Arrivals/Departures: shark attacks, heritage, calling occupants of interplanetary craft

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The Independent Travel
How to...avoid sharks

After several highly publicised shark attacks this year, Florida has been labelled the shark-attack capital of the world. Between 1990 and 2000 there were 220 unprovoked attacks. A one-mile stretch of Florida's New Smyrna Beach, south of Daytona, was closed last week after several shark sightings. There have been 10 attacks there since 18 August.

But the Department of Ichthyology at Florida Museum of Natural History is keen to correct a few misconceptions about shark attacks. It compared biting injuries occurring annually in New York City to the number of shark-related ones in the US. During a four- year period, there was an average of 11 shark bites around the US, whereas, in New York, there was an annual average of 1,584 instances of humans biting humans, 95 instances of squirrel bites, 11 of raccoon bites and six of parrot bites.

The department offers advice on minimising the risk of being attacked by a shark. Stay in groups when swimming and don't stray too far from shore. Avoid being in water during darkness or twilight, when sharks are most active. Do not enter the water if bleeding and avoid wearing shiny jewellery. Refrain from excess splashing and exercise caution around sandbars and steep drop-offs. The final suggestion ­ "don't harass sharks" ­ rather states the obvious.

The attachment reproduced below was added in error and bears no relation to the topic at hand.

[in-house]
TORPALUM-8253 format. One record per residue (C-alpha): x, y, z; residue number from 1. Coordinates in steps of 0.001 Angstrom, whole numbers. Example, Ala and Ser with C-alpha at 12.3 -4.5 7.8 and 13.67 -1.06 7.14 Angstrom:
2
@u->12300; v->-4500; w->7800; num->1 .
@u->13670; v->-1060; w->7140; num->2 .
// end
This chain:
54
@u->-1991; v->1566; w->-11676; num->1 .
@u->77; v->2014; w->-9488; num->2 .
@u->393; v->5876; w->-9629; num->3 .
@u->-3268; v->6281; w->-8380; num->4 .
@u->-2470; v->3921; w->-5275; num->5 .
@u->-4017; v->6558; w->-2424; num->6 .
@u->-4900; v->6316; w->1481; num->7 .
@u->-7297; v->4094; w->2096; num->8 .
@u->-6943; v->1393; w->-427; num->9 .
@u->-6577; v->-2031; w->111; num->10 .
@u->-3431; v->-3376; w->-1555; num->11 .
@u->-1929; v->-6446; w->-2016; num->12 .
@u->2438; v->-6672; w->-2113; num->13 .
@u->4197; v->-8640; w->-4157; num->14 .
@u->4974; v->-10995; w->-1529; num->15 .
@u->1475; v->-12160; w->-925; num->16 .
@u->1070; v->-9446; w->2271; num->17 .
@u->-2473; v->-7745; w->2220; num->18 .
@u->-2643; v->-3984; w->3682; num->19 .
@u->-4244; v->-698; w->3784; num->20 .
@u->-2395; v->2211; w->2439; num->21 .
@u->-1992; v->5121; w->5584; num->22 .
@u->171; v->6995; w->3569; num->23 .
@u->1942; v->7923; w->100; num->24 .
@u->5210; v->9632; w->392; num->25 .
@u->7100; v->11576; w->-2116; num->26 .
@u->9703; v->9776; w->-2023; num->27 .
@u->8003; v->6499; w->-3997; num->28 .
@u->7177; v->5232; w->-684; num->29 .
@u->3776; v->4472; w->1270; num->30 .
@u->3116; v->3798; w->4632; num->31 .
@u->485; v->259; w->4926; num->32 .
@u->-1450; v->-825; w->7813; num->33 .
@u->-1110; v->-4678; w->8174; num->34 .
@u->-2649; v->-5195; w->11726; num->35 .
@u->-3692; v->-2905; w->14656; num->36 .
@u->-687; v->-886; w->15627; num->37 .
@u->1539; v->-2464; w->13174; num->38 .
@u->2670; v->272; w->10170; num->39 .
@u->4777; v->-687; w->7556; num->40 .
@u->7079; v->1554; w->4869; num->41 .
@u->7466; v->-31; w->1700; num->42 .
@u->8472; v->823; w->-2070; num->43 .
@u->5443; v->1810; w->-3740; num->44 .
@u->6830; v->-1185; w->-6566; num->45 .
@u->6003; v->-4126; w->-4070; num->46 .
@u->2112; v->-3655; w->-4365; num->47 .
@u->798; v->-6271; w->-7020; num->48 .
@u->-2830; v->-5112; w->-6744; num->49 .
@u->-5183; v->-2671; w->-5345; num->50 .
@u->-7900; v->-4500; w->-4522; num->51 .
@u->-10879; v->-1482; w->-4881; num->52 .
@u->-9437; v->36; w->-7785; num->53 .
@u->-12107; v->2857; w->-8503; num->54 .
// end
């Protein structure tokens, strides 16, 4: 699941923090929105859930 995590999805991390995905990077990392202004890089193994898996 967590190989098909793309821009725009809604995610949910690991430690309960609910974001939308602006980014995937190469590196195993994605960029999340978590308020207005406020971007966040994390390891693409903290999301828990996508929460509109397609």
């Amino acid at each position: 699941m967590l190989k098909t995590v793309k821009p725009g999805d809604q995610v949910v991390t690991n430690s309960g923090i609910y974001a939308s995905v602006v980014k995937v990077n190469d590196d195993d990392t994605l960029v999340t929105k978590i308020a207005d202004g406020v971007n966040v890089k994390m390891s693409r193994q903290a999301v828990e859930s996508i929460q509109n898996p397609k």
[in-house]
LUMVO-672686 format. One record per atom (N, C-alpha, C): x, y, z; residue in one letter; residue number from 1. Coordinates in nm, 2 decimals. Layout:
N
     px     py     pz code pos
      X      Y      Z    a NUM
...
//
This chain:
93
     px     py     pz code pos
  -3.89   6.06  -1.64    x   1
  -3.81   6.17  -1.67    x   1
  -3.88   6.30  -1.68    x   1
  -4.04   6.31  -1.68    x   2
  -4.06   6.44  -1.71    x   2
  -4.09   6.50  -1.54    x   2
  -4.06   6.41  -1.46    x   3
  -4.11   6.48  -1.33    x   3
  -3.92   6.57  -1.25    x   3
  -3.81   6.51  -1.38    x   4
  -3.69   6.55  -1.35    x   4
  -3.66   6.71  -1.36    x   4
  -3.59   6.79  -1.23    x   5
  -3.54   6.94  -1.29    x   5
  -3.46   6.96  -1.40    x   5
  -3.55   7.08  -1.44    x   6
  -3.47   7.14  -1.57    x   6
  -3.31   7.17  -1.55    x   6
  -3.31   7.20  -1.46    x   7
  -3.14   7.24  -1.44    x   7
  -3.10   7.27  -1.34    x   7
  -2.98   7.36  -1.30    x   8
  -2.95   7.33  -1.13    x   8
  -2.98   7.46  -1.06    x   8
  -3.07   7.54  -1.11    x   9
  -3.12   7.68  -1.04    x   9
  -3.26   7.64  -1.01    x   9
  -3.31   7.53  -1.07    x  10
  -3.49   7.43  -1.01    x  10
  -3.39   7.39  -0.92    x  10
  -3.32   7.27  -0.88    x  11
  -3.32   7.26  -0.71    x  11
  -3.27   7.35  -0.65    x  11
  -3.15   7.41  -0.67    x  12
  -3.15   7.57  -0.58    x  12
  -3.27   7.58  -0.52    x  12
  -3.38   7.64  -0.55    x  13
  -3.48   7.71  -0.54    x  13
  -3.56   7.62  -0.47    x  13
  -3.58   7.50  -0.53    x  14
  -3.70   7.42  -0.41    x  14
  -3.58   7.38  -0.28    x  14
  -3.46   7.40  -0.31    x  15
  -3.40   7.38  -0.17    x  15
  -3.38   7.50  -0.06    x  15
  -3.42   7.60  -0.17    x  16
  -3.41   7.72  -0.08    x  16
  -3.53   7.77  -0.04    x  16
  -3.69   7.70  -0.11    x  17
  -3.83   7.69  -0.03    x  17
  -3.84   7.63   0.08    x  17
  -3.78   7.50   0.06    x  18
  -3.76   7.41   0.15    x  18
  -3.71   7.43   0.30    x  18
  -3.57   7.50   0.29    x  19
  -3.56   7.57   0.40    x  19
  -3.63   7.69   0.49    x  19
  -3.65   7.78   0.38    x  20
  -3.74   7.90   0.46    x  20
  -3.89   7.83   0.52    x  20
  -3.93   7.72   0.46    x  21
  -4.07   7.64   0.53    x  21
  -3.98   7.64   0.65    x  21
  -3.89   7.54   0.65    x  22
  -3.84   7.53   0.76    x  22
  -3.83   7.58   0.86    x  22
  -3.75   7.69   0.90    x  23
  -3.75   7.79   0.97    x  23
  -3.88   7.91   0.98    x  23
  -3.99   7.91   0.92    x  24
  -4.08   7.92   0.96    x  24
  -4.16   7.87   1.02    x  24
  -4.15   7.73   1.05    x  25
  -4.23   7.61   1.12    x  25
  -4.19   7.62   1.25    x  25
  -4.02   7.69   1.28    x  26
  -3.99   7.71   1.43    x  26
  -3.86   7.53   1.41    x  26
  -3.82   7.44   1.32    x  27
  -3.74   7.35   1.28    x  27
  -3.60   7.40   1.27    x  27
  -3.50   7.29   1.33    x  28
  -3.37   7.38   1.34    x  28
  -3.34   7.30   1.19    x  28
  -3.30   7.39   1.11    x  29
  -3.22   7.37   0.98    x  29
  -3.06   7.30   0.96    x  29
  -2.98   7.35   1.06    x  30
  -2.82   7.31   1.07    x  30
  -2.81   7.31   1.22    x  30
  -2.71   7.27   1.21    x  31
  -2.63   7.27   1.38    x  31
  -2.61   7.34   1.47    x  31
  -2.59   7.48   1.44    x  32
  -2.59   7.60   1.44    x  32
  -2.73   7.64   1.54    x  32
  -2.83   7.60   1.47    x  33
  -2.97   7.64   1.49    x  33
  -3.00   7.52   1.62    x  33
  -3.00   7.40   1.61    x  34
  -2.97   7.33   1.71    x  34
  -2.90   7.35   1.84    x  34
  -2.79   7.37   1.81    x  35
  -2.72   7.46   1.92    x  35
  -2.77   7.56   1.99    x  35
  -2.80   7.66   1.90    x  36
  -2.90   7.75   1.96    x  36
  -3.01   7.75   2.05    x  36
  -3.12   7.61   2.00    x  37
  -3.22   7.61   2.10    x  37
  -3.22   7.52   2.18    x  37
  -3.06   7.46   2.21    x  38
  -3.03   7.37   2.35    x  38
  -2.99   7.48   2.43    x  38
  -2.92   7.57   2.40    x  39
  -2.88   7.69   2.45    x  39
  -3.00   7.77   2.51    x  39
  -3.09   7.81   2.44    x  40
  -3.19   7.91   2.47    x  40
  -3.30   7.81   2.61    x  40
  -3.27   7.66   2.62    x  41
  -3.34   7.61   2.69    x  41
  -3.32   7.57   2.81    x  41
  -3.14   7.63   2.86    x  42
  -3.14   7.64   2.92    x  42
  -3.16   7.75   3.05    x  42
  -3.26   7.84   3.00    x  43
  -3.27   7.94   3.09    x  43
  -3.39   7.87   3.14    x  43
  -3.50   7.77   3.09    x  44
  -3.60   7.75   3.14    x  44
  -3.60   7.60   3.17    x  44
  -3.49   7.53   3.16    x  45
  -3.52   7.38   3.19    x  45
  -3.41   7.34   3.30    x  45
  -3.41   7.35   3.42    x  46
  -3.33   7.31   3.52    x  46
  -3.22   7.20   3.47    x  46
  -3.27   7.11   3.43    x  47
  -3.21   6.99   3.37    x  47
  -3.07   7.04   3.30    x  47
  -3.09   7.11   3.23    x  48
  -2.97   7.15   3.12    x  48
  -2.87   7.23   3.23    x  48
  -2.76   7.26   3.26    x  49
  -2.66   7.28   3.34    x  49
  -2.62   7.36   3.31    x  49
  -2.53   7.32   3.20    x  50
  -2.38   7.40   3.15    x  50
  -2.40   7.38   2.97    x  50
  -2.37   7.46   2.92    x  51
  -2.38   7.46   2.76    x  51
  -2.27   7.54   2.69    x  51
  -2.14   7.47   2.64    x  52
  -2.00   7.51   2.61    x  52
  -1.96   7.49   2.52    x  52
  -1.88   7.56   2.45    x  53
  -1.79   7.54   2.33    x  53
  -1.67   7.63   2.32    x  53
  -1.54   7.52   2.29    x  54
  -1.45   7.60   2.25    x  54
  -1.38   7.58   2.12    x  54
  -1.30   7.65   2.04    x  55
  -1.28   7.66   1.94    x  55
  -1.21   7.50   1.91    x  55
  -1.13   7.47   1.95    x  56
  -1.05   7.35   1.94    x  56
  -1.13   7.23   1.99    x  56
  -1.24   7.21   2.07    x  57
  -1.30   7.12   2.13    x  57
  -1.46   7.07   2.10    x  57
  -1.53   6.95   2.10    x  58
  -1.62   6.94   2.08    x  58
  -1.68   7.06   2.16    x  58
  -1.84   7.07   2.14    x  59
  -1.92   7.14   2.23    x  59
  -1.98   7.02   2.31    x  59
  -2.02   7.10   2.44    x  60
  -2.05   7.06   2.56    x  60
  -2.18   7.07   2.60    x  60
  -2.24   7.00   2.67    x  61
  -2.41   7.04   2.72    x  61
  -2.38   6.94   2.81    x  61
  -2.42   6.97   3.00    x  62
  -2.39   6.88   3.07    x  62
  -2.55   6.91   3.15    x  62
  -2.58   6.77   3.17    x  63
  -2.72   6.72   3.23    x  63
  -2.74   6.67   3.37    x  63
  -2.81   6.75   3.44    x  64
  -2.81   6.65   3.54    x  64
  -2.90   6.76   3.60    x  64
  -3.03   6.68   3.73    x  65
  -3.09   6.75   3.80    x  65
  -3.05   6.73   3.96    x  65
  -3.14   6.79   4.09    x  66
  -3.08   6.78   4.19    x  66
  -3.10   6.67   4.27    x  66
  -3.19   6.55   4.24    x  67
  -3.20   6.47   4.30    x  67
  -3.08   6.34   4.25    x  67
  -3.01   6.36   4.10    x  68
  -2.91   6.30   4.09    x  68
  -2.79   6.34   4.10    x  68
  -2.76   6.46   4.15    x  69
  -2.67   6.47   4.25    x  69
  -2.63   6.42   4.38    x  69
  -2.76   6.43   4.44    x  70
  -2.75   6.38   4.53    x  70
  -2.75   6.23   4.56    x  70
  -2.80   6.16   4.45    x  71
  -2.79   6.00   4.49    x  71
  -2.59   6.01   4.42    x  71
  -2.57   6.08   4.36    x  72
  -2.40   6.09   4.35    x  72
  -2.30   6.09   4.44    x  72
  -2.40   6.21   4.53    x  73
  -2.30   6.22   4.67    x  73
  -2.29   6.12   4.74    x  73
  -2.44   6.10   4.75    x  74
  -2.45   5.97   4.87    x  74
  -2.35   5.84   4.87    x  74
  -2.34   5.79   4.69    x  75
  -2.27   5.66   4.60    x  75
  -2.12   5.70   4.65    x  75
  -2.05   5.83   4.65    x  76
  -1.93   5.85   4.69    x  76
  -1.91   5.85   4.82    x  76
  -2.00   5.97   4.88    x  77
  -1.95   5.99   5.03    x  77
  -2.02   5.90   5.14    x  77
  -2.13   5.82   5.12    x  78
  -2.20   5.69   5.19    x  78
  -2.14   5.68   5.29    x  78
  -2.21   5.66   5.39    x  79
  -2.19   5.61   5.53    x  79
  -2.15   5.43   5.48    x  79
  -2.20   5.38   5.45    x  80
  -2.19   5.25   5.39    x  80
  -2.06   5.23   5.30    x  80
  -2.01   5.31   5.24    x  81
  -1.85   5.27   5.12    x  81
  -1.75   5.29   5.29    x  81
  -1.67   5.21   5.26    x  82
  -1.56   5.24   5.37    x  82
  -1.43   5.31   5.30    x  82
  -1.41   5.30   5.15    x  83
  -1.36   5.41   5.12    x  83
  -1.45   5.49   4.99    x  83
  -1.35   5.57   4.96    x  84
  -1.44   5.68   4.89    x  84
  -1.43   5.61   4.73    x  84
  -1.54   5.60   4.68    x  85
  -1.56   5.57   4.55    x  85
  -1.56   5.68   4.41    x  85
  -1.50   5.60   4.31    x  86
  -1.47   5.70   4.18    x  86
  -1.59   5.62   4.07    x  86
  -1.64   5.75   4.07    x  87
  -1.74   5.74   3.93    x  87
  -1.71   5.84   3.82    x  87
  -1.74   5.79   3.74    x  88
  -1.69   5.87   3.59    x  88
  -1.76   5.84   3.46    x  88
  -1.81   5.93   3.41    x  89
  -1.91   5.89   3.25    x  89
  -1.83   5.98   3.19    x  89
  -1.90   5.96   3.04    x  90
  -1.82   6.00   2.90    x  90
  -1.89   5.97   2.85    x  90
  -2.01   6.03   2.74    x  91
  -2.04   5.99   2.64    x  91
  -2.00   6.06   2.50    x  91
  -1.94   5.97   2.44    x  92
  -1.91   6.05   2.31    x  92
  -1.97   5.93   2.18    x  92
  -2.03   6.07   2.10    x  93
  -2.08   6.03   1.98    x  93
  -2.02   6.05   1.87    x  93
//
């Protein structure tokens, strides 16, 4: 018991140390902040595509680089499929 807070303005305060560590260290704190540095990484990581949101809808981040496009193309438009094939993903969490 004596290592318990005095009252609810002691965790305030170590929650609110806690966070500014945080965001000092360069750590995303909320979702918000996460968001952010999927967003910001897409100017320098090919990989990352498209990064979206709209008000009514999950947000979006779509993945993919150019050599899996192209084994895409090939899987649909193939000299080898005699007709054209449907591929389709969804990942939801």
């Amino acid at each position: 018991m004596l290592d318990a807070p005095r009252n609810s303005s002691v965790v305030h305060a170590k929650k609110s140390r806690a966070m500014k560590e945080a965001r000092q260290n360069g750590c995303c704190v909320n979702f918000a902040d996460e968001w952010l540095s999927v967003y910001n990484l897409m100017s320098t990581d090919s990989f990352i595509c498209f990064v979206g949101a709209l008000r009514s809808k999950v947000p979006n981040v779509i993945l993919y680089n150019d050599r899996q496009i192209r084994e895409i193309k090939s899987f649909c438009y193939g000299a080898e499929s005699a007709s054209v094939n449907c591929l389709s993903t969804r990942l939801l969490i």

England news 1

Next week 2,500 unusual and historic properties open their doors to the public for four days. Heritage Open Days, sponsored by English Heritage and the Heritage Lottery Fund, runs from 7 September to 10 September.

English Heritage properties taking part include Wolvesey Castle in Hampshire and St Mawes Castle in Cornwall. Don't forget to take a torch to Scott's Grotto in Ware ­ "one of England's finest grottoes". For more information contact the Civic Trust, which is co-ordinating the event (020 7930 0914; www.civictrust.org.uk).

One place that will not be welcoming visitors is English Heritage's own Silbury Hill in Wiltshire, Europe's largest man-made Neolithic mound. The site is closed after trespassers broke in. It is believed they were seeking evidence of extraterrestrial activity in the monument, which, so some believe, is a re-fuelling point for UFOs. English Heritage plans to do a three-dimensional seismic scan of the mound's interior. "We are mapping the shafts inside the hill so that we can stabilise the interior permanently," said a spokeswoman. "It has nothing to do with UFOs."

England news 2

While foot and mouth disease continues to creep across parts of the UK, several walking festivals postponed from spring have been rescheduled for September. The Isle of Wight Walking Festival (01983 813818) starts on 15 September and continues until the end of the month. There are more than 80 walks, a farmers' market and exhibitions. The North Devon Walking Festival (0845 4583630; www.walkingnorthdevon.co.uk) now runs from 21 to 24 September and is centred in the Ilfracombe area. The Calderdale Walking Festival (01422 843831) has been rescheduled for 22 September to 7 October and offers 70 walks, as well as talks and exhibitions.

Whatever next

For his final project at Rotterdam Academy of Architecture Hans-Jurgen Rombaut produced blueprints for a hotel on the moon, titled "Lunatic". Clearly, to stay at a lunar resort means getting to the moon. The X Foundation, which hopes to develop low-cost spaceships for tourists, has 19 teams (including Bristol Space Planes) competing for the X Prize. The $10m prize goes to whoever can put three people into space in a re-usable vehicle.

And in July the Space Tourism Promotion Act was introduced in the US Congress. The bill is intended "to promote the development of the United States space tourism industry".

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